Wheatley's operating contract expired on 31 July 1880 and in the absence of offers from the CR and G&SWR, the WR board negotiated a renewal with Wheatley, on slightly less favourable (to him) terms. Wheatley now brought another engine, no. 6, into the fleet he operated: an 0-6-0 saddle tank Bradby that he had been using elsewhere on contract work. At about this time, the 2-2-2 no. 1 was rebuilt as a 2-4-0. The 0-4-0 no. 4 seems to have been unsatisfactory and after a period laid up, was converted to an 0-4-2 saddle tank; after the conversion this locomotive proved much more useful.

On 13 March 1883 Wheatley died suddenly. His son, W T Wheatley had for several years been assisting him on the line, and took over the working contract until the end of the Wigtownshire Railway's independent existence. The Portpatrick and Wigtownshire Joint Railways were vested on 1 August 1885 and the independent existence of the Wigtownshire Railway took effect on 31 December 1885. The Wheatleys had served the little Company well in operating the line with the barest of financial resources.[4][page needed]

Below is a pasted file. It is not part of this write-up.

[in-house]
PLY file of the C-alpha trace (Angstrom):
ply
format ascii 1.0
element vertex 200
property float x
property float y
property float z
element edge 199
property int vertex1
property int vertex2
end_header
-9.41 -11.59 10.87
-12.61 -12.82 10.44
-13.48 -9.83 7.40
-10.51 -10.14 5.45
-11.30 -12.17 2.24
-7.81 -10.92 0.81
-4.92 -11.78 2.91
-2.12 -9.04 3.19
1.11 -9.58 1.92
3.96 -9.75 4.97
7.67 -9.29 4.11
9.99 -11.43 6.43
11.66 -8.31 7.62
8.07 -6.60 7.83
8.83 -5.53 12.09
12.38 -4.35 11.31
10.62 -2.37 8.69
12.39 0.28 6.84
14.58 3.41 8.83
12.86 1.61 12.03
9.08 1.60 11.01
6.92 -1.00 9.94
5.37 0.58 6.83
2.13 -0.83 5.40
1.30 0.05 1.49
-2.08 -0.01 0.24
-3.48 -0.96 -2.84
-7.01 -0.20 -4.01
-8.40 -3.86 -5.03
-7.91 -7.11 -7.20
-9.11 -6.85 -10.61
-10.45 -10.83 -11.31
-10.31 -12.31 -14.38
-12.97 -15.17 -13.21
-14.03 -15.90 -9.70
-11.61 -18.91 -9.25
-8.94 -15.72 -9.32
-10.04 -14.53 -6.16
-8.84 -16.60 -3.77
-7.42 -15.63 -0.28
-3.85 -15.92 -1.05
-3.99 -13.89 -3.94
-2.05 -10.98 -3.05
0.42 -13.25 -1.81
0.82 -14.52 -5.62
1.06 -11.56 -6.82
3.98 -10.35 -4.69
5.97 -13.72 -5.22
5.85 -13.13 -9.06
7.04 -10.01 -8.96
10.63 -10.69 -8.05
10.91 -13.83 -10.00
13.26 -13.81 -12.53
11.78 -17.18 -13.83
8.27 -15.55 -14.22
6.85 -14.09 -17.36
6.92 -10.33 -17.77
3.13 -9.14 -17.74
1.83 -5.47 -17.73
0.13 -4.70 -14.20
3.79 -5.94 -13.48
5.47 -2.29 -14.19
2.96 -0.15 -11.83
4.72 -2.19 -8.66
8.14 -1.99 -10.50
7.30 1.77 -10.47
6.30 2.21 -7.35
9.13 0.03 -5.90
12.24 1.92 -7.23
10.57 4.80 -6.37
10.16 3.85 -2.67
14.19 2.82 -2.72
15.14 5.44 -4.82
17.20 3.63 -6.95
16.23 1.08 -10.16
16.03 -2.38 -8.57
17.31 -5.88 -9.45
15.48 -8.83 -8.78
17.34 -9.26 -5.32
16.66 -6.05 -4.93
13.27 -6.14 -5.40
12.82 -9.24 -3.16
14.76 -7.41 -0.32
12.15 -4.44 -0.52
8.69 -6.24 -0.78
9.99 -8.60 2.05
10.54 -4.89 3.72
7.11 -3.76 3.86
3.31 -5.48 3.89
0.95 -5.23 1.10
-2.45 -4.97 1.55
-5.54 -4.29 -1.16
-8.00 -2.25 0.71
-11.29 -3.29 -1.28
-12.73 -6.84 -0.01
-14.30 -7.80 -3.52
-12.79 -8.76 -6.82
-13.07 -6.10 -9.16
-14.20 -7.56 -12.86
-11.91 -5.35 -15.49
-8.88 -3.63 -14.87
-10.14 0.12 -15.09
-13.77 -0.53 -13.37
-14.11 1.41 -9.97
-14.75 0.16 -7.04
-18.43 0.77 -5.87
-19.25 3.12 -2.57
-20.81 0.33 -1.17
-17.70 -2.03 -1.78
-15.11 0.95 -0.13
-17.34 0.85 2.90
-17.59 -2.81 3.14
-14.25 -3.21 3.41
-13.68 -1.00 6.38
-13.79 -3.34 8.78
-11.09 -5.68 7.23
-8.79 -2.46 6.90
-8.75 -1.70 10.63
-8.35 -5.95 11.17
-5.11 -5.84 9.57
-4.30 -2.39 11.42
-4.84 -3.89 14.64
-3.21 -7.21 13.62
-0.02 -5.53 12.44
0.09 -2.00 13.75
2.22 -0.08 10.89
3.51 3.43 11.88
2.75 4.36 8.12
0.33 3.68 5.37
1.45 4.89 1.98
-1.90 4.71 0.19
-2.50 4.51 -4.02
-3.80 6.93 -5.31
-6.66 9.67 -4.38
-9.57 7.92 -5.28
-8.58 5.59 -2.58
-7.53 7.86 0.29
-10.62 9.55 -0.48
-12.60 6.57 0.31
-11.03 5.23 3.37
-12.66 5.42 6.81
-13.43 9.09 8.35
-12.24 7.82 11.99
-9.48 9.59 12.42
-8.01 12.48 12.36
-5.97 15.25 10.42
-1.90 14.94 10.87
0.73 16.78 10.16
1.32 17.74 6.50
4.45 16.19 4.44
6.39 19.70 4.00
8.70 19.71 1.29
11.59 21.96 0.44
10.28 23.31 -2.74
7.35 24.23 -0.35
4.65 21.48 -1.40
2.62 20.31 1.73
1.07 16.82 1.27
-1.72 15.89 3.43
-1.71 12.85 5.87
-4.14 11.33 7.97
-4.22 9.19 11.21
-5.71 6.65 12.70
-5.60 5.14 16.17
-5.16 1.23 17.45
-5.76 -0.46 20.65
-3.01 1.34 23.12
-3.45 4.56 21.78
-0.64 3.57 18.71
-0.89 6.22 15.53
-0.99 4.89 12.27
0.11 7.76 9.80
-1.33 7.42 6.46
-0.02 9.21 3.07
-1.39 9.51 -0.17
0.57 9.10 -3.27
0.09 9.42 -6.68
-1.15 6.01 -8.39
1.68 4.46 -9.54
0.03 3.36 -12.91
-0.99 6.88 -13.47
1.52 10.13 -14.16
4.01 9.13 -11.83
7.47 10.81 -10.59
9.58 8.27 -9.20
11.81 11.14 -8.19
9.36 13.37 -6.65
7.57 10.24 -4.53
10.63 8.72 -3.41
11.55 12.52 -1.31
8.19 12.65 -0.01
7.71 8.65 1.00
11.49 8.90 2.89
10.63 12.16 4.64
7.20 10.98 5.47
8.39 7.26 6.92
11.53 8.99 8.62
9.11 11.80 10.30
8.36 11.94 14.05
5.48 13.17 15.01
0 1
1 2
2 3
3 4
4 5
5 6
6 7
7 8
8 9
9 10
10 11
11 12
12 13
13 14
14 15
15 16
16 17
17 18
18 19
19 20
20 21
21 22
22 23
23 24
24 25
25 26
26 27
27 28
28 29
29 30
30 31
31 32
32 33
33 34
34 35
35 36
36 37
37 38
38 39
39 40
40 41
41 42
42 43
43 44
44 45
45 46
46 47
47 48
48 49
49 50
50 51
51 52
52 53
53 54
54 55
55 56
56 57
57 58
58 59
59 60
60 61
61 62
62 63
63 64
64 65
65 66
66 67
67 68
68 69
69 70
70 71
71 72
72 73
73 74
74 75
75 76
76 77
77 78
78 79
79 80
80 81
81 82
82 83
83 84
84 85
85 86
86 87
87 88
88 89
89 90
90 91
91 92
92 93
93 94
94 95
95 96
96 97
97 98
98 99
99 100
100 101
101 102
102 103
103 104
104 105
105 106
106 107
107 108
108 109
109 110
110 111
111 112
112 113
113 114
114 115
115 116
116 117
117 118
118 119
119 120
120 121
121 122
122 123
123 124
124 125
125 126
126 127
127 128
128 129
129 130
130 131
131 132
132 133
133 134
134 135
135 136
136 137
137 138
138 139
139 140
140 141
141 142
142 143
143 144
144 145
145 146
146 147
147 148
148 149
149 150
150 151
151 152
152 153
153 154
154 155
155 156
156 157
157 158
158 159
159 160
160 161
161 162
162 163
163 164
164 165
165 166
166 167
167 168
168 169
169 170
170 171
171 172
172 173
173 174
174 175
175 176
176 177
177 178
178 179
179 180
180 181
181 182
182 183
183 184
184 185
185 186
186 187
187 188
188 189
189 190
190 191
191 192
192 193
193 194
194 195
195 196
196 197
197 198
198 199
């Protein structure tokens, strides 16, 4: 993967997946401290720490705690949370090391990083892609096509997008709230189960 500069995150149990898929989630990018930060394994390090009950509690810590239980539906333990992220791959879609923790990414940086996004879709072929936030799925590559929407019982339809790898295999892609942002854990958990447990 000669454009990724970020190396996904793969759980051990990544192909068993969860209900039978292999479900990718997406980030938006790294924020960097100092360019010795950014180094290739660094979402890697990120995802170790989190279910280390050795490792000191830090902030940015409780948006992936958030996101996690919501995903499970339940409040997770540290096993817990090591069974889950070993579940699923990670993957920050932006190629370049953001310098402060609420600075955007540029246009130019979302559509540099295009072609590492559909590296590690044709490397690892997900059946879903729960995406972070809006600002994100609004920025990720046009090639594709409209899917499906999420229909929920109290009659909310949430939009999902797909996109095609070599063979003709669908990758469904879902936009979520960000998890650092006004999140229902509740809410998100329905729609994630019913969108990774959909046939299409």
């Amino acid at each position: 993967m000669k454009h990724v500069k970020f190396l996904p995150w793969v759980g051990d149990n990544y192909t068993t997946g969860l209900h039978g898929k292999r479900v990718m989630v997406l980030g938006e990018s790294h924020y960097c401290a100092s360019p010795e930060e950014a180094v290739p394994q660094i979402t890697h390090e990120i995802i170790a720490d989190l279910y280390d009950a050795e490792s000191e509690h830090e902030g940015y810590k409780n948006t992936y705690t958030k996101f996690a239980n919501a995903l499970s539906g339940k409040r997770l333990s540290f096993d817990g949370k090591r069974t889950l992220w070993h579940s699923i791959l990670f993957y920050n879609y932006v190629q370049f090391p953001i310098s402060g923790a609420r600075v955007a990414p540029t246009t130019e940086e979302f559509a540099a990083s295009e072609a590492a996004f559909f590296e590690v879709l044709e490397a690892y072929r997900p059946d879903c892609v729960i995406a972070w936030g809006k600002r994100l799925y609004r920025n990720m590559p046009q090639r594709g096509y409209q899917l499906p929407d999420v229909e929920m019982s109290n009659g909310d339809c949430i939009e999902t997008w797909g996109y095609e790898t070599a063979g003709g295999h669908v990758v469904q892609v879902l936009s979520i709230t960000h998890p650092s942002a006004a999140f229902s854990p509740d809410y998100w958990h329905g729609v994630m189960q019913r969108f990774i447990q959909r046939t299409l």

David L. Smith gives two references to the use of tender-cab locomotives on the Whithorn line, at unspecified dates. In Tales of the Glasgow and South Western Railway (photograph before page 41) he reproduces a photograph of an 0-4-2; the caption reads "No. 17029, at one period no. 114. Fitted with tender cab for working Whithorn branch.[14] In Legends he refers to "that old Millisle stalwart, No. 17440, with the tender cab".[15]

Formation of the Portpatrick and Wigtownshire Joint Railways[edit]